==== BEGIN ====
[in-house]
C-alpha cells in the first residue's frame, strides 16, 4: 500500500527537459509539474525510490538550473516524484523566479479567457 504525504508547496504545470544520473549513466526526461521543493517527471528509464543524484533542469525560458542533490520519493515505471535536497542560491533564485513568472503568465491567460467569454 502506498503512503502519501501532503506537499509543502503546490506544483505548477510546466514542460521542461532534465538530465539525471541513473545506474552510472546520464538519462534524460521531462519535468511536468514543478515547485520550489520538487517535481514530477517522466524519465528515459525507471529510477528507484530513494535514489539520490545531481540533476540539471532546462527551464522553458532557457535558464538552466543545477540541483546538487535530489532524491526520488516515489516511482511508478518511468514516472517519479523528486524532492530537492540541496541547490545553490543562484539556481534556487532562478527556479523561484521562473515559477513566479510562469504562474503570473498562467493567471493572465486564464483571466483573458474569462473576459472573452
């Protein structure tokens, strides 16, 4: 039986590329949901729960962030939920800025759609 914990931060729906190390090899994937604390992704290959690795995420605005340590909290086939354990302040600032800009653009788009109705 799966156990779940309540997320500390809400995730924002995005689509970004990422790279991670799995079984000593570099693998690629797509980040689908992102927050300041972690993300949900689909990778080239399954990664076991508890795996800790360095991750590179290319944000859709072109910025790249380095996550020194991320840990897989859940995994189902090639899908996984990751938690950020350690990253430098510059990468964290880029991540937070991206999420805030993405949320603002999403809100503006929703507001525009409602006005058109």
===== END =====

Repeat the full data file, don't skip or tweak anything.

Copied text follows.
[in-house]
C-alpha cells in the first residue's frame, strides 16, 4: 500500500527537459509539474525510490538550473516524484523566479479567457 504525504508547496504545470544520473549513466526526461521543493517527471528509464543524484533542469525560458542533490520519493515505471535536497542560491533564485513568472503568465491567460467569454 502506498503512503502519501501532503506537499509543502503546490506544483505548477510546466514542460521542461532534465538530465539525471541513473545506474552510472546520464538519462534524460521531462519535468511536468514543478515547485520550489520538487517535481514530477517522466524519465528515459525507471529510477528507484530513494535514489539520490545531481540533476540539471532546462527551464522553458532557457535558464538552466543545477540541483546538487535530489532524491526520488516515489516511482511508478518511468514516472517519479523528486524532492530537492540541496541547490545553490543562484539556481534556487532562478527556479523561484521562473515559477513566479510562469504562474503570473498562467493567471493572465486564464483571466483573458474569462473576459472573452
């Protein structure tokens, strides 16, 4: 039986590329949901729960962030939920800025759609 914990931060729906190390090899994937604390992704290959690795995420605005340590909290086939354990302040600032800009653009788009109705 799966156990779940309540997320500390809400995730924002995005689509970004990422790279991670799995079984000593570099693998690629797509980040689908992102927050300041972690993300949900689909990778080239399954990664076991508890795996800790360095991750590179290319944000859709072109910025790249380095996550020194991320840990897989859940995994189902090639899908996984990751938690950020350690990253430098510059990468964290880029991540937070991206999420805030993405949320603002999403809100503006929703507001525009409602006005058109």